The Department of Homeland Security`s (DHS) Office of Immigration Statistics published new immigration data that offers a new portrait of arrivals to the United States.

Some of the takeaways are:

Fewer Europeans and Asians, more Latin Americans

2018 saw the lowest number of green cards issued to people from Europe and Asia since at least 2010. By contrast, the number of green cards issued to people from the Americas has climbed significantly. The number of green cards issued to Central Americans has risen by almost 34% since 2010. The number of people from Africa who received green cards in 2018 is also up significantly, by about 15% from 2010 levels.

Longer wait times for Adjustment of Status (AOS) applicants.

That doesn’t mean fewer people are receiving green cards: it just means people are waiting longer to get them. When reviewing the statistics of individuals who entered the country in the previous five years and the current trend, it appears the wait times have reversed: in 2018, almost 414,000 green cards were issued to people who’d entered the country in the previous five years — the highest total since at least 2000.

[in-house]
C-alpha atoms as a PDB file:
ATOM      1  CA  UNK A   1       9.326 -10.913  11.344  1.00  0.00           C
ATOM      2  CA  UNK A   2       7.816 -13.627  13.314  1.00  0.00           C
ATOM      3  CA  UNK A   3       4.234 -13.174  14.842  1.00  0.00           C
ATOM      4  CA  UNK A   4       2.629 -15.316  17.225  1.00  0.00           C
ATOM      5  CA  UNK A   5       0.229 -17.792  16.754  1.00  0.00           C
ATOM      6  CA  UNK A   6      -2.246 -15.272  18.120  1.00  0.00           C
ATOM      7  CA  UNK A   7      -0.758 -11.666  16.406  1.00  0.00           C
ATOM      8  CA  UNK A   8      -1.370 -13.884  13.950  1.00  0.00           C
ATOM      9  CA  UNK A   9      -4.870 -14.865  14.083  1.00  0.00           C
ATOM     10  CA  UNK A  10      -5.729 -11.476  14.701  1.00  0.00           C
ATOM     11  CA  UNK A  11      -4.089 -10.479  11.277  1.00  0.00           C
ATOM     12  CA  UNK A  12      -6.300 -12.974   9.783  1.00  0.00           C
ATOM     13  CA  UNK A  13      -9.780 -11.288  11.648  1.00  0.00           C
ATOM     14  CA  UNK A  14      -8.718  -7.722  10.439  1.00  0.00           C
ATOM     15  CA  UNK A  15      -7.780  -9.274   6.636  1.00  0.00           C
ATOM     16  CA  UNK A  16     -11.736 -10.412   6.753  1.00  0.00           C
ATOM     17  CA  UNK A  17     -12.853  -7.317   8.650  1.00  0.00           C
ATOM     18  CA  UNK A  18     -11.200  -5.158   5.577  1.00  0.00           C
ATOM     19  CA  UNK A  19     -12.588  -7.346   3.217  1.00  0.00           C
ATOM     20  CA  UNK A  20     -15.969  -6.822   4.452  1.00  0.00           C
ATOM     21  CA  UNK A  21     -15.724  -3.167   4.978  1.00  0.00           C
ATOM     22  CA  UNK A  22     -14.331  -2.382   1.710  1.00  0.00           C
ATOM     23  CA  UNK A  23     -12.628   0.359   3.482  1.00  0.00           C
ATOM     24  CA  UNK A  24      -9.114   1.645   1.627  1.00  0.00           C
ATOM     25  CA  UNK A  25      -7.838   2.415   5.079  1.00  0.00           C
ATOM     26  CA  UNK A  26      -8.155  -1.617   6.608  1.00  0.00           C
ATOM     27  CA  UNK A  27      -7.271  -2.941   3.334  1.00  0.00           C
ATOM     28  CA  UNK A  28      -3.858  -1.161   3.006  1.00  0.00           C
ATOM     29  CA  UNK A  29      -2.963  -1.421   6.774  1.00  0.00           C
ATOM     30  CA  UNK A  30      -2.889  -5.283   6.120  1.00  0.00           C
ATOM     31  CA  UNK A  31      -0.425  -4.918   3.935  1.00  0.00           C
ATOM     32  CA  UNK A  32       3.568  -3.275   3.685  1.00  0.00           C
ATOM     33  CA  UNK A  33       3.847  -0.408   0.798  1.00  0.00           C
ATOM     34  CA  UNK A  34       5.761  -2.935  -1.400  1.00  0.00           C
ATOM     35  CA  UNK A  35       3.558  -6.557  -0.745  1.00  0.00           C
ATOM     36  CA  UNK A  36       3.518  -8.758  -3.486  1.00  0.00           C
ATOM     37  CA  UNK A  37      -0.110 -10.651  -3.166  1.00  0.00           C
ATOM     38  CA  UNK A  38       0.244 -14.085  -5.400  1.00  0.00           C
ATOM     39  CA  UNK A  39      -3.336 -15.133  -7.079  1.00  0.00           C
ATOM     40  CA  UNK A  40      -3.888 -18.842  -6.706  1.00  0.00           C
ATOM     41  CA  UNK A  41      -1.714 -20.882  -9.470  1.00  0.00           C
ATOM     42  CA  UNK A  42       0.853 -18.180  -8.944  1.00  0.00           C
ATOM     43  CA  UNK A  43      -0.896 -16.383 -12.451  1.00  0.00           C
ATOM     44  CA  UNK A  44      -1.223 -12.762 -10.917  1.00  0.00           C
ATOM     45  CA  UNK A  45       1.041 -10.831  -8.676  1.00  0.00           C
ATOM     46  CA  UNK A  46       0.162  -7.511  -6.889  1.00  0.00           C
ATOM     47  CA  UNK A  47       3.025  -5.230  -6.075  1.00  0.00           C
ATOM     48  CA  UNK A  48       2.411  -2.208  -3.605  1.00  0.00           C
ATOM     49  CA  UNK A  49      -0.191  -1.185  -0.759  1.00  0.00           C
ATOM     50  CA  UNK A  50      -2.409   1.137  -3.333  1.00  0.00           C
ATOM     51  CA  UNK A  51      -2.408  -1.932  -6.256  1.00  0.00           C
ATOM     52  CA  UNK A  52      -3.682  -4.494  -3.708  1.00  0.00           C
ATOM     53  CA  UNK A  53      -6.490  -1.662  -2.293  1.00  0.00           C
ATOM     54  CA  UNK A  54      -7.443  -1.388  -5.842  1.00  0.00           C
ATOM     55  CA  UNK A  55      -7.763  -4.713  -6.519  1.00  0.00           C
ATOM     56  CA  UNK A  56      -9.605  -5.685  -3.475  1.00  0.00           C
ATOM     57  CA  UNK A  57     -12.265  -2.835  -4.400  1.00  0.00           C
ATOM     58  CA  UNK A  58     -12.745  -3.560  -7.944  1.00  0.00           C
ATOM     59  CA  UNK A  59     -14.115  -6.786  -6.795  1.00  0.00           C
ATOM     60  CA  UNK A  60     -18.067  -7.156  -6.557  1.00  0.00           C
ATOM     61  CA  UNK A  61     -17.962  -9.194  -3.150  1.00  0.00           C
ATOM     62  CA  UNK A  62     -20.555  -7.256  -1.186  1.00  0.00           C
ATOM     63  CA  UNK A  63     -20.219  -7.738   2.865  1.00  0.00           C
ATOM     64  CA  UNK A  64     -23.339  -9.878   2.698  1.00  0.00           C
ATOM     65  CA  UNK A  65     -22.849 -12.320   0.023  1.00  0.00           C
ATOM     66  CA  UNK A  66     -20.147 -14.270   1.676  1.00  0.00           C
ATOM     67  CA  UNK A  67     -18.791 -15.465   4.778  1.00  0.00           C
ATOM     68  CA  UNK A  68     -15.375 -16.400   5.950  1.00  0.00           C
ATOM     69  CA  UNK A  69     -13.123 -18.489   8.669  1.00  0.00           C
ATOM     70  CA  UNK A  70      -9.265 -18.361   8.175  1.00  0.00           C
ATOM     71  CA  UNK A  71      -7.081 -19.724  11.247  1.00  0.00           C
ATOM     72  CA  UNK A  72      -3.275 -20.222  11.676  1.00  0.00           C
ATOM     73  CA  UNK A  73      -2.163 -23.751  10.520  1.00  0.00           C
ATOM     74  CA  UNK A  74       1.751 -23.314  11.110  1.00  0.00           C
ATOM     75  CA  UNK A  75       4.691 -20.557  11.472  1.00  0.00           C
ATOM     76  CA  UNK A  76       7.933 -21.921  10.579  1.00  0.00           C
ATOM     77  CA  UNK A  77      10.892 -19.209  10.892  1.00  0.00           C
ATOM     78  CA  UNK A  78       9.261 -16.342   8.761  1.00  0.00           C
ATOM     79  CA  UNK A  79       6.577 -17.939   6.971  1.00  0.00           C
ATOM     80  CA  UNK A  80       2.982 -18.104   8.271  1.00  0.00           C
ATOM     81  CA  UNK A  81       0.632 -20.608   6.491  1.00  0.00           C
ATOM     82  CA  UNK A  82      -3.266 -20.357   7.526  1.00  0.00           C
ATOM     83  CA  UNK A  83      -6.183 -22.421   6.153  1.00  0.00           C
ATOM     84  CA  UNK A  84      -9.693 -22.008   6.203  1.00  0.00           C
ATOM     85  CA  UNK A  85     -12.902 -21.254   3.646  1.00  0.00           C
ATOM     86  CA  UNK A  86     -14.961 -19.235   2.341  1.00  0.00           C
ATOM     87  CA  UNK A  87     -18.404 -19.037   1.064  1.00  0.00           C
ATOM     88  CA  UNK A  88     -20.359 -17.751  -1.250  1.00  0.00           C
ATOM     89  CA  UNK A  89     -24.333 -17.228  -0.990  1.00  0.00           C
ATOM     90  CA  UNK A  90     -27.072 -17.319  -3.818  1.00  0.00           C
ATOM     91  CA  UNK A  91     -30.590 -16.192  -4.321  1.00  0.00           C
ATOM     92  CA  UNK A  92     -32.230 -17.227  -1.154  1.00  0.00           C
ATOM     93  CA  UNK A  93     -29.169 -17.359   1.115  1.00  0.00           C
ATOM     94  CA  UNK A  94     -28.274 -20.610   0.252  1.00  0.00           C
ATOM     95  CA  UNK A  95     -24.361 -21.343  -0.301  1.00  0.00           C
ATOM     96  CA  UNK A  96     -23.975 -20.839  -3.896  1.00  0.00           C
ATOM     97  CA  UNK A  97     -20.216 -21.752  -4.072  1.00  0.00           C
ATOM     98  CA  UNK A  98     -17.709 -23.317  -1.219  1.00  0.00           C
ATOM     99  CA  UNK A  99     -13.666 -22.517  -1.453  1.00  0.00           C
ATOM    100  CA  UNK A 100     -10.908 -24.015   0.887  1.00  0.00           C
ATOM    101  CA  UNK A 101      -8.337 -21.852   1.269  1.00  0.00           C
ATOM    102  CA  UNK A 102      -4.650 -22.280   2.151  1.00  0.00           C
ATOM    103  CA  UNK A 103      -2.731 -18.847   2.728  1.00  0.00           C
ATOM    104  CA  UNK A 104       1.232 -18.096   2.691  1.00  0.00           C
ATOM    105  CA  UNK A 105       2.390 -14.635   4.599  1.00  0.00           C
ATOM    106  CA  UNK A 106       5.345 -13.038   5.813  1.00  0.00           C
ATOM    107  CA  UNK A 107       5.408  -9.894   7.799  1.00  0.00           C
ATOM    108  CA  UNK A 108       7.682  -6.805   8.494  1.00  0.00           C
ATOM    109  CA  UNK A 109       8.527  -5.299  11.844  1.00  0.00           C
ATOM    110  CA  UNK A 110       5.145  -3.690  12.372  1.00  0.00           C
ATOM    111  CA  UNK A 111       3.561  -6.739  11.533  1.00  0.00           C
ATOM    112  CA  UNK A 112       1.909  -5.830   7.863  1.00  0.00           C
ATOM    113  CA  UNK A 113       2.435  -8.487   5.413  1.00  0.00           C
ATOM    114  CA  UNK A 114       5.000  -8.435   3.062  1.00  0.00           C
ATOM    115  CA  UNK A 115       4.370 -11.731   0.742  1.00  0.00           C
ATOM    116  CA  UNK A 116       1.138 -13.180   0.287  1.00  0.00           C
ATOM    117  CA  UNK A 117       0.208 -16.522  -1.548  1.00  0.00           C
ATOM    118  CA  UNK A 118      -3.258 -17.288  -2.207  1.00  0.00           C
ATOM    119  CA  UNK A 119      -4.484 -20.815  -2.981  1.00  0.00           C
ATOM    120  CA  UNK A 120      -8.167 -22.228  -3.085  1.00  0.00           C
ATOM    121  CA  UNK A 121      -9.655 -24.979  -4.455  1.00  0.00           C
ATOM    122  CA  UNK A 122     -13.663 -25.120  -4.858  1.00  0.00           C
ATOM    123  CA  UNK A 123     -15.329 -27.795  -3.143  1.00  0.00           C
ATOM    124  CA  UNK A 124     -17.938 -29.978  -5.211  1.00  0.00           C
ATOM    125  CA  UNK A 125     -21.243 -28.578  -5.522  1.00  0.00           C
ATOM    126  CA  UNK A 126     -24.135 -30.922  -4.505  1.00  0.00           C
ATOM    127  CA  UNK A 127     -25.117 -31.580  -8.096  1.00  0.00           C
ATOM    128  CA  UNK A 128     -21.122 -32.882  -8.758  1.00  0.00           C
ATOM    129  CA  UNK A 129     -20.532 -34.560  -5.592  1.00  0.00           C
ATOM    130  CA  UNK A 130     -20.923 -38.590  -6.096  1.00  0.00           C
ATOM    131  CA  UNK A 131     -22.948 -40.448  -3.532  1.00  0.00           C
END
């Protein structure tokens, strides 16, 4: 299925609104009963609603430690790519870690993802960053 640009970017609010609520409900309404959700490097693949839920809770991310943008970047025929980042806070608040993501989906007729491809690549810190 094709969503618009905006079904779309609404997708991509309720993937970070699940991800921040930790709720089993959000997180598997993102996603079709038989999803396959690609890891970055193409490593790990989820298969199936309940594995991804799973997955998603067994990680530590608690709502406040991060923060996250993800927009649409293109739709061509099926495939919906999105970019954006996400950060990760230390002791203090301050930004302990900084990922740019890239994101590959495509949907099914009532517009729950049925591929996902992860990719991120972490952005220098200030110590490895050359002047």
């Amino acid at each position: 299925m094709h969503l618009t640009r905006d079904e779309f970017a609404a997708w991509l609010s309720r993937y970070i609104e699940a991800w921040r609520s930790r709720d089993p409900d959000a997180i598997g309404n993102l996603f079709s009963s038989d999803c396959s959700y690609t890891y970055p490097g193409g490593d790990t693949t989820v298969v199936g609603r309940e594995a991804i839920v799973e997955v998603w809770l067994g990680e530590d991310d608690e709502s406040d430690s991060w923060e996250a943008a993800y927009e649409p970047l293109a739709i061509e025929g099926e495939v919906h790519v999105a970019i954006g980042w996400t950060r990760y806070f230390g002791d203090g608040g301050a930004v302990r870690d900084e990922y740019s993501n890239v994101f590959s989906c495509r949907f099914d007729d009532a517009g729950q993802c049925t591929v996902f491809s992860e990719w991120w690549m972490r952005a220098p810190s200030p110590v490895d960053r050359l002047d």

Immigrants are making an economic contribution

Not counting students and children, more than 70% of new green card holders had jobs, and only 1 in 8 was unemployed, with most of the remainder being retired, or working as homemakers. Those green card holders who go on to gain citizenship are also making valuable contributions: almost 90% of new citizens were of working age. In total, 56.5% of the people naturalized in 2018 were aged between 18 and 44 years old, compared to just 36.5% of the general U.S. population.

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